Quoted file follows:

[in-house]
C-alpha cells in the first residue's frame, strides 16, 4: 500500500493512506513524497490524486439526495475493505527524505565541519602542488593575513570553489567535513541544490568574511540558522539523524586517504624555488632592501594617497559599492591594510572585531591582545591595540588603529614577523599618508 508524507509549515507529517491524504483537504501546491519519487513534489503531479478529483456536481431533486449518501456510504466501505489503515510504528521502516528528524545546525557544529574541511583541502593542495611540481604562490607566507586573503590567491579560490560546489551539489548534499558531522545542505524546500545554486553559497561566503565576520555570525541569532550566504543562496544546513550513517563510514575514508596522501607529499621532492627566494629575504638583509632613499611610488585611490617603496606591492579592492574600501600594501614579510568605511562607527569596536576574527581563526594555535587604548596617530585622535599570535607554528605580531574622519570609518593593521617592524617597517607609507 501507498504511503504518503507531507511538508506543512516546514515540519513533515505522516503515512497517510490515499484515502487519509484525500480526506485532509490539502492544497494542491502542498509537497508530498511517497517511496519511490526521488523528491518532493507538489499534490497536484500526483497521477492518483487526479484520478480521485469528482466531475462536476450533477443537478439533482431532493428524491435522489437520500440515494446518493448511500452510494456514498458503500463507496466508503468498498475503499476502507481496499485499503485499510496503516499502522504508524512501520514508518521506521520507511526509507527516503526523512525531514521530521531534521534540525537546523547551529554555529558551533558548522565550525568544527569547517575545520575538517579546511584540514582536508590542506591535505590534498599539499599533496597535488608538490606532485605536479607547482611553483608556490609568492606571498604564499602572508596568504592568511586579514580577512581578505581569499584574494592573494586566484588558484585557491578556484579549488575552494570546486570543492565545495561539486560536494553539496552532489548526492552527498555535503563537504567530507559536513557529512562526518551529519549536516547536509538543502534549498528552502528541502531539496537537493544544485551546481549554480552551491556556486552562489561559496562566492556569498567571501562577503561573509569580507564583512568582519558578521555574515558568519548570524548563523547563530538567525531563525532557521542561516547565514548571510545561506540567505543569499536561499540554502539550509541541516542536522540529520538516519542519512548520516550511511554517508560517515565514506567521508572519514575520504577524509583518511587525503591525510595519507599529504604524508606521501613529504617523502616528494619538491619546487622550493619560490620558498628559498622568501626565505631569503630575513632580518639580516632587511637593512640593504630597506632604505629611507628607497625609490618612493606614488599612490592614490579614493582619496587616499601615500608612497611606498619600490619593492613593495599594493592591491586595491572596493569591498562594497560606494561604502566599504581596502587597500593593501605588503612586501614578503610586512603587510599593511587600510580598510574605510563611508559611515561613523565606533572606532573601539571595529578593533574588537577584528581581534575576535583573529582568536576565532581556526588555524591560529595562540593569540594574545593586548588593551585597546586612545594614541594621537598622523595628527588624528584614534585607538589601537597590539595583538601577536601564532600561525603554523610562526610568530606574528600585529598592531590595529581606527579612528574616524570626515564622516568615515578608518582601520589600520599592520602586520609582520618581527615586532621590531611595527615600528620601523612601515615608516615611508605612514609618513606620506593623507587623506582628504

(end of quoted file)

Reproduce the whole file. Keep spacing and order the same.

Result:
[in-house]
C-alpha cells in the first residue's frame, strides 16, 4: 500500500493512506513524497490524486439526495475493505527524505565541519602542488593575513570553489567535513541544490568574511540558522539523524586517504624555488632592501594617497559599492591594510572585531591582545591595540588603529614577523599618508 508524507509549515507529517491524504483537504501546491519519487513534489503531479478529483456536481431533486449518501456510504466501505489503515510504528521502516528528524545546525557544529574541511583541502593542495611540481604562490607566507586573503590567491579560490560546489551539489548534499558531522545542505524546500545554486553559497561566503565576520555570525541569532550566504543562496544546513550513517563510514575514508596522501607529499621532492627566494629575504638583509632613499611610488585611490617603496606591492579592492574600501600594501614579510568605511562607527569596536576574527581563526594555535587604548596617530585622535599570535607554528605580531574622519570609518593593521617592524617597517607609507 501507498504511503504518503507531507511538508506543512516546514515540519513533515505522516503515512497517510490515499484515502487519509484525500480526506485532509490539502492544497494542491502542498509537497508530498511517497517511496519511490526521488523528491518532493507538489499534490497536484500526483497521477492518483487526479484520478480521485469528482466531475462536476450533477443537478439533482431532493428524491435522489437520500440515494446518493448511500452510494456514498458503500463507496466508503468498498475503499476502507481496499485499503485499510496503516499502522504508524512501520514508518521506521520507511526509507527516503526523512525531514521530521531534521534540525537546523547551529554555529558551533558548522565550525568544527569547517575545520575538517579546511584540514582536508590542506591535505590534498599539499599533496597535488608538490606532485605536479607547482611553483608556490609568492606571498604564499602572508596568504592568511586579514580577512581578505581569499584574494592573494586566484588558484585557491578556484579549488575552494570546486570543492565545495561539486560536494553539496552532489548526492552527498555535503563537504567530507559536513557529512562526518551529519549536516547536509538543502534549498528552502528541502531539496537537493544544485551546481549554480552551491556556486552562489561559496562566492556569498567571501562577503561573509569580507564583512568582519558578521555574515558568519548570524548563523547563530538567525531563525532557521542561516547565514548571510545561506540567505543569499536561499540554502539550509541541516542536522540529520538516519542519512548520516550511511554517508560517515565514506567521508572519514575520504577524509583518511587525503591525510595519507599529504604524508606521501613529504617523502616528494619538491619546487622550493619560490620558498628559498622568501626565505631569503630575513632580518639580516632587511637593512640593504630597506632604505629611507628607497625609490618612493606614488599612490592614490579614493582619496587616499601615500608612497611606498619600490619593492613593495599594493592591491586595491572596493569591498562594497560606494561604502566599504581596502587597500593593501605588503612586501614578503610586512603587510599593511587600510580598510574605510563611508559611515561613523565606533572606532573601539571595529578593533574588537577584528581581534575576535583573529582568536576565532581556526588555524591560529595562540593569540594574545593586548588593551585597546586612545594614541594621537598622523595628527588624528584614534585607538589601537597590539595583538601577536601564532600561525603554523610562526610568530606574528600585529598592531590595529581606527579612528574616524570626515564622516568615515578608518582601520589600520599592520602586520609582520618581527615586532621590531611595527615600528620601523612601515615608516615611508605612514609618513606620506593623507587623506582628504